Whether or not Cooks receive largely depends on the establishment and location. In settings like open kitchens or upscale restaurants, it’s typical for Cooks to get a portion of the tips.

However, how tips are distributed for Cooks is notably different from Servers or Bartenders. While Servers and Bartenders usually get direct tips from customers, Cooks might be part of a pooled tip system where tips are divided among staff.

Alternatively, they might receive a percentage of the total tips based on factors such as hours worked or kitchen performance.

To potentially earn a higher salary as a Cook, consider the following strategies:

  • Gain experience: Building a solid foundation of experience in various culinary settings can make you more valuable to employers. Seek opportunities to work in different types of kitchens and cuisines to expand your skill set.
  • Specialize: Developing expertise in a specific culinary field, such as pastry, seafood or regional cuisine, can set you apart from other Cooks and justify a higher salary due to your specialized knowledge.
  • Continue education: Pursuing additional culinary education or certifications can demonstrate your commitment to advancing your skills and may lead to higher-paying job opportunities.
  • Seek leadership roles: Pursue positions with increased responsibilities, such as Sous Chef or Head Chef, where you can oversee kitchen operations and lead a team. These roles often come with higher salaries.
  • Research market rates: Stay informed about salary trends in the culinary industry by researching average pay rates for Cooks in your area. Use this information to negotiate for a higher salary during job interviews or performance evaluations.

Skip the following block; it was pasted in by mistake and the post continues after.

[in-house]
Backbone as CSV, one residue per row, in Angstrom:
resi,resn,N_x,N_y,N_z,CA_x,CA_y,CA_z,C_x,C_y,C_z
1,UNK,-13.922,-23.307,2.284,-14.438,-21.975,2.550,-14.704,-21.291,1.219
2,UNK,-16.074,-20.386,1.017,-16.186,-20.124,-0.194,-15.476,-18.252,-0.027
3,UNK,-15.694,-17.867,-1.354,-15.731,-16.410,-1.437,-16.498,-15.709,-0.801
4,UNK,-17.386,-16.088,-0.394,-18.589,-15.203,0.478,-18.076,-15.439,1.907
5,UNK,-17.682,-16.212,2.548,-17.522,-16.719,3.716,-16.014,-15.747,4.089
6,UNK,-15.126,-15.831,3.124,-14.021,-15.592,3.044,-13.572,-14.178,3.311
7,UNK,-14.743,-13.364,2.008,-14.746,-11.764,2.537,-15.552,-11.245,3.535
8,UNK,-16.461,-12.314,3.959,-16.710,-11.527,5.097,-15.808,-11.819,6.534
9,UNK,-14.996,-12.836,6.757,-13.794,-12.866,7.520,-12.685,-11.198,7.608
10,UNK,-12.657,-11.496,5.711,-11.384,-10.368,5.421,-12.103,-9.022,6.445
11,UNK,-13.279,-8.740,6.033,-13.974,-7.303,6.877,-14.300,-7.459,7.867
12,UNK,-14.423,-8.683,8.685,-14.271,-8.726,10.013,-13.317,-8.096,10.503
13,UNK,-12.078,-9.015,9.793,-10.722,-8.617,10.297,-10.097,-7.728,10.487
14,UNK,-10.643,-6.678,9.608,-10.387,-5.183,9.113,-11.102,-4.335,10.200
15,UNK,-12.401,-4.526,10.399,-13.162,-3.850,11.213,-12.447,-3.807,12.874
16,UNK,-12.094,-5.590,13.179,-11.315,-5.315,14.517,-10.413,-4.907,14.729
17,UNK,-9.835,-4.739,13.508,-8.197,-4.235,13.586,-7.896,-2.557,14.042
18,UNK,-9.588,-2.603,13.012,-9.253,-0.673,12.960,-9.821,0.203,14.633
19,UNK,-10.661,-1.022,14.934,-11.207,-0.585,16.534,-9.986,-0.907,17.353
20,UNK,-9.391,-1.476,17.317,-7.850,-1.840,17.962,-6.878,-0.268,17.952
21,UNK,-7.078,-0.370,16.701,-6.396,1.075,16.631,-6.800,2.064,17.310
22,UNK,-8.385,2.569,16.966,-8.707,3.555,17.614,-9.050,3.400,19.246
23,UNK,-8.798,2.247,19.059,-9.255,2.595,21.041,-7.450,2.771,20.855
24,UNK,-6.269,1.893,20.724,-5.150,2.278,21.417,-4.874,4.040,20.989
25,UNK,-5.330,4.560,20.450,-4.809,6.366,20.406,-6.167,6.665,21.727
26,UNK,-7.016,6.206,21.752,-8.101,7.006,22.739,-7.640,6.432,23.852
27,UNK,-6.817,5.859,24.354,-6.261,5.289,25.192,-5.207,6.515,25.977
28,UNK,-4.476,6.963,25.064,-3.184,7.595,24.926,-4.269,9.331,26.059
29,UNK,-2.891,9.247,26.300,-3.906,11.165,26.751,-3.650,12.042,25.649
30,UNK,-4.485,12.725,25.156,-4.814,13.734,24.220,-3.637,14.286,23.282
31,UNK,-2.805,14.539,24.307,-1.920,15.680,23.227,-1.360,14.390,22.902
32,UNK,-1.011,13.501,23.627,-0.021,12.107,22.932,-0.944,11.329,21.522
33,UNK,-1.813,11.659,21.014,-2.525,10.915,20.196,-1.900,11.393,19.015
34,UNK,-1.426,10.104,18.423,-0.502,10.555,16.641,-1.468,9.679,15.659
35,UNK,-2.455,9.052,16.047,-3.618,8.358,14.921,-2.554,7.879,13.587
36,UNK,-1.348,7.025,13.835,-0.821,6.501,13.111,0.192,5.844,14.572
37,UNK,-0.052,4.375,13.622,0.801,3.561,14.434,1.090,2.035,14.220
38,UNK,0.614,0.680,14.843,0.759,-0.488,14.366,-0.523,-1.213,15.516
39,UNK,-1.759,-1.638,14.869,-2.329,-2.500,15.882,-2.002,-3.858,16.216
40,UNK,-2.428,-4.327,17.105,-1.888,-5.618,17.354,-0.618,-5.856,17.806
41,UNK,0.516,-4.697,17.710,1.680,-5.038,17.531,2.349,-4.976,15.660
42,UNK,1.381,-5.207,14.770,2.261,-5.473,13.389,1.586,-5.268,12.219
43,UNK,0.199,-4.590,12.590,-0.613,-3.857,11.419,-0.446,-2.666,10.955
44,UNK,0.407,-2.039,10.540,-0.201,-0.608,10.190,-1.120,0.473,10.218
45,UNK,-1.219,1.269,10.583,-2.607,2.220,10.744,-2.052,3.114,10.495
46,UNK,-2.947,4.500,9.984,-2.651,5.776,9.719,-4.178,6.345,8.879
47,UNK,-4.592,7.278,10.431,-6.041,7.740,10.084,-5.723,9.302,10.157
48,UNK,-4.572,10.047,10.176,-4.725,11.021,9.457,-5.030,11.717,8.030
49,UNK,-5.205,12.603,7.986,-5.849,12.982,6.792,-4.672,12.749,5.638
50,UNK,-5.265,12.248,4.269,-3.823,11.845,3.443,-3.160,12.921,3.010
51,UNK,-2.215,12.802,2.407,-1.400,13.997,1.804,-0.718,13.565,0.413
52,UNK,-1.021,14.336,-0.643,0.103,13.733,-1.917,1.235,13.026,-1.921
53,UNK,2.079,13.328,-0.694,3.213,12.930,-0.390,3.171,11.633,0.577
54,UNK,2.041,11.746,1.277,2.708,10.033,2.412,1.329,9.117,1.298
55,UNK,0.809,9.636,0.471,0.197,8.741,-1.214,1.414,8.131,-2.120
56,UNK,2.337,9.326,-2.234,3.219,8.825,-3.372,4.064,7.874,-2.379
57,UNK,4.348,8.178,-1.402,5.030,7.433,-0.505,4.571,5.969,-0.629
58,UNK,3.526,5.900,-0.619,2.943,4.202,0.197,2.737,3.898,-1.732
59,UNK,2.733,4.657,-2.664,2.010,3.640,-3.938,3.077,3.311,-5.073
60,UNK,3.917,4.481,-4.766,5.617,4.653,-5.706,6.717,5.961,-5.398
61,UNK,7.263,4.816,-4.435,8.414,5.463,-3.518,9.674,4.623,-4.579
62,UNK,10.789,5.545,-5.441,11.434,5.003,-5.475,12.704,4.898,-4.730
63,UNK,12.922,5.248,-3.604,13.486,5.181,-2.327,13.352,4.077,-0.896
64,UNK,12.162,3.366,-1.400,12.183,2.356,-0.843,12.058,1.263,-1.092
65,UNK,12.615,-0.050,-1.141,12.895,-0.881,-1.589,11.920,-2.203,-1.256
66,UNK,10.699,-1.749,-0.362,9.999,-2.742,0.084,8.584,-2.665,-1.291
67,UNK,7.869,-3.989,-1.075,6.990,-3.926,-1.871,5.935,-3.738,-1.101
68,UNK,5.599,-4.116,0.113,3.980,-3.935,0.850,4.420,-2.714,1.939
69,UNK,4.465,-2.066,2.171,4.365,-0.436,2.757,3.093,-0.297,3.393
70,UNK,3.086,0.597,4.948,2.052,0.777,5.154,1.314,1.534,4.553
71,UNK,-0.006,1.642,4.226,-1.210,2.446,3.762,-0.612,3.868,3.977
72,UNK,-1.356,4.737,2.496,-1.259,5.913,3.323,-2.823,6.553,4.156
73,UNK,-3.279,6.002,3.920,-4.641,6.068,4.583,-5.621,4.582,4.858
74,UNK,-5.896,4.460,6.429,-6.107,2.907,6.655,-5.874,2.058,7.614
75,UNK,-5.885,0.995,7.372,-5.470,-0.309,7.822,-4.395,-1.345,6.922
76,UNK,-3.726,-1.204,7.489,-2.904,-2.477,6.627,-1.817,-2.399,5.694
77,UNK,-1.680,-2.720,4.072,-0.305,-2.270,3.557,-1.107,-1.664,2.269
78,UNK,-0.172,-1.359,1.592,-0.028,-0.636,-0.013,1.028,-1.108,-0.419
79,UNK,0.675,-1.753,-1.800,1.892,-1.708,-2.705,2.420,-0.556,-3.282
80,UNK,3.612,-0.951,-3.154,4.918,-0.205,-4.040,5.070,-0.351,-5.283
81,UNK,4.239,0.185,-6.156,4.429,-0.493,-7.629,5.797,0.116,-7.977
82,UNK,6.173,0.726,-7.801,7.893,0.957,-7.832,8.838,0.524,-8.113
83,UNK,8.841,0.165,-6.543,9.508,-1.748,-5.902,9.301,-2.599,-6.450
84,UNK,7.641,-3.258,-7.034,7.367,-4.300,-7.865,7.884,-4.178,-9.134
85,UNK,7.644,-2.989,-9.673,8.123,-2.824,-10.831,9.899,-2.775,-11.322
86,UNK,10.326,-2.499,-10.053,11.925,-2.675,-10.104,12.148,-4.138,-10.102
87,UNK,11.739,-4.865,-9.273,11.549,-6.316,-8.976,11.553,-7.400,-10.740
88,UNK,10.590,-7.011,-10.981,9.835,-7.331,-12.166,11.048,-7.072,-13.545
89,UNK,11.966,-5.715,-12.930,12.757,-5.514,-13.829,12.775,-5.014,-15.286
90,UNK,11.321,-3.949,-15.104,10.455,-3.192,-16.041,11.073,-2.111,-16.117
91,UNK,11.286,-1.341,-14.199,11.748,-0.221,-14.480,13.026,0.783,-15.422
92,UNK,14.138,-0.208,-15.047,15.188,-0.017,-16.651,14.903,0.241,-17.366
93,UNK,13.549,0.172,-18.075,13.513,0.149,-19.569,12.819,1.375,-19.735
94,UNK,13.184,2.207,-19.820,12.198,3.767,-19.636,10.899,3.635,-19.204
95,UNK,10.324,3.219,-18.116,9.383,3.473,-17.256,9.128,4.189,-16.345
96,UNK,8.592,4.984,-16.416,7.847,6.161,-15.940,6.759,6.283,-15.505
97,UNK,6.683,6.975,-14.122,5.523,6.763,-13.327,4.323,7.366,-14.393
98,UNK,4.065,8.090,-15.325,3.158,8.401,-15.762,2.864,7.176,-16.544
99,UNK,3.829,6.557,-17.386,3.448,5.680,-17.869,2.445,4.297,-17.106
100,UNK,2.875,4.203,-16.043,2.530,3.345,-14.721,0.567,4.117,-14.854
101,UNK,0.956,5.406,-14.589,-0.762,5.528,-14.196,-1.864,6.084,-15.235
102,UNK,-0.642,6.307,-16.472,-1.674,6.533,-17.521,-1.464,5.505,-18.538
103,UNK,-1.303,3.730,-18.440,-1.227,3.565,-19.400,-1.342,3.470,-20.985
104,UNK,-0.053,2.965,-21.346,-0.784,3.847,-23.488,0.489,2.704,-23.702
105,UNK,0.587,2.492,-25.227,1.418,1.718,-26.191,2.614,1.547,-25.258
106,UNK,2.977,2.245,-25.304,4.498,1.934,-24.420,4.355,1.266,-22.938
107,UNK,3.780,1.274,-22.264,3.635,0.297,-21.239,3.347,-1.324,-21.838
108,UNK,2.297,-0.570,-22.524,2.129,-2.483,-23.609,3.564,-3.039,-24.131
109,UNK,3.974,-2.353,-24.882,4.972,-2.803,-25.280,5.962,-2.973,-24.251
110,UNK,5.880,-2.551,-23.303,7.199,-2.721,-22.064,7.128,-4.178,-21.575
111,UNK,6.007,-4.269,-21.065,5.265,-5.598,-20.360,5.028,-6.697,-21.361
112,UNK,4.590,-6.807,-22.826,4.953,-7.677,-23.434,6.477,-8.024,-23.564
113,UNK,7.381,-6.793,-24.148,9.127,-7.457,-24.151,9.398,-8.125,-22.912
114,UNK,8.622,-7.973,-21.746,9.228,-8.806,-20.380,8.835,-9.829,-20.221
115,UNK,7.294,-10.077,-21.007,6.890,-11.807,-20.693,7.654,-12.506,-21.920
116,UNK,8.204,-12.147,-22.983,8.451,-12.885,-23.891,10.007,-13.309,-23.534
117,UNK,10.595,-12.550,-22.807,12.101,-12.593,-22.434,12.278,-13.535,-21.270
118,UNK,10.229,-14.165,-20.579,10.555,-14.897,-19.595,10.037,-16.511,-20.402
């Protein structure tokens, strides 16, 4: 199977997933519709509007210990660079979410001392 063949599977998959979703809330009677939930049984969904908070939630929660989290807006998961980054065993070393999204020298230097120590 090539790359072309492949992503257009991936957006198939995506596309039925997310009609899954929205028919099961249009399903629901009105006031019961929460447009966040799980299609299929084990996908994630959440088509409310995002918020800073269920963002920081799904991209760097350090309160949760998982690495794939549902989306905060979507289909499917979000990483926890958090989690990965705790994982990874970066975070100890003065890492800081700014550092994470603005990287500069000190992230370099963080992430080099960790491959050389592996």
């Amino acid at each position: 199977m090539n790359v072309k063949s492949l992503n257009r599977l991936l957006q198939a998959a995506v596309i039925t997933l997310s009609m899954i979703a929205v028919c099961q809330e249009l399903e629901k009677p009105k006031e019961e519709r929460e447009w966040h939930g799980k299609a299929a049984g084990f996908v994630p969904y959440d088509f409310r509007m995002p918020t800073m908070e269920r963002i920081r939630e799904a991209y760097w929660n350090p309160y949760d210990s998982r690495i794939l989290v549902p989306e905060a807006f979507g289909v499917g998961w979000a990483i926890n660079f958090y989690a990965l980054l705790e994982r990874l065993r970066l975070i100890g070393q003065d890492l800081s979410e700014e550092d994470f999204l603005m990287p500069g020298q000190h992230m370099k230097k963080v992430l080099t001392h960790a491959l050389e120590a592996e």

• Network: Build connections within the culinary community by attending industry events, joining professional organizations and connecting with Chefs and restaurant owners. Networking can lead to job opportunities and potential salary advancements.
  • Demonstrate value: Showcase your skills, reliability and creativity in the kitchen to demonstrate your value to employers. Consistently producing high-quality dishes and contributing to the overall success of the restaurant can position you for salary increases and promotions.
  • Consider location: Explore job opportunities in areas with a high demand for Cooks or a higher cost of living, as these locations may offer higher salaries to attract talent.

Whether Cooks are paid for overtime depends on various factors, including their employment status, the labor laws in their jurisdiction, and the employer policies.

Here are the overtime policies based on the employment type:

  • Hourly employees: Cooks who are classified as hourly employees are typically entitled to overtime pay for hours worked beyond a certain threshold set by labor laws (40 hours per week). Overtime pay is typically set at one and a half times the regular hourly rate, although it varies from state to state.
  • Salaried employees: Most salaried Cooks are entitled to overtime pay, unless they are exempt by meeting certain criteria, such as performing managerial duties or earning above a certain salary threshold.
  • Unionized employees: Cooks who are covered by a collective bargaining agreement negotiated by a labor union may have specific provisions regarding overtime pay outlined in their contract. These provisions may include higher overtime rates or additional protections for overtime work.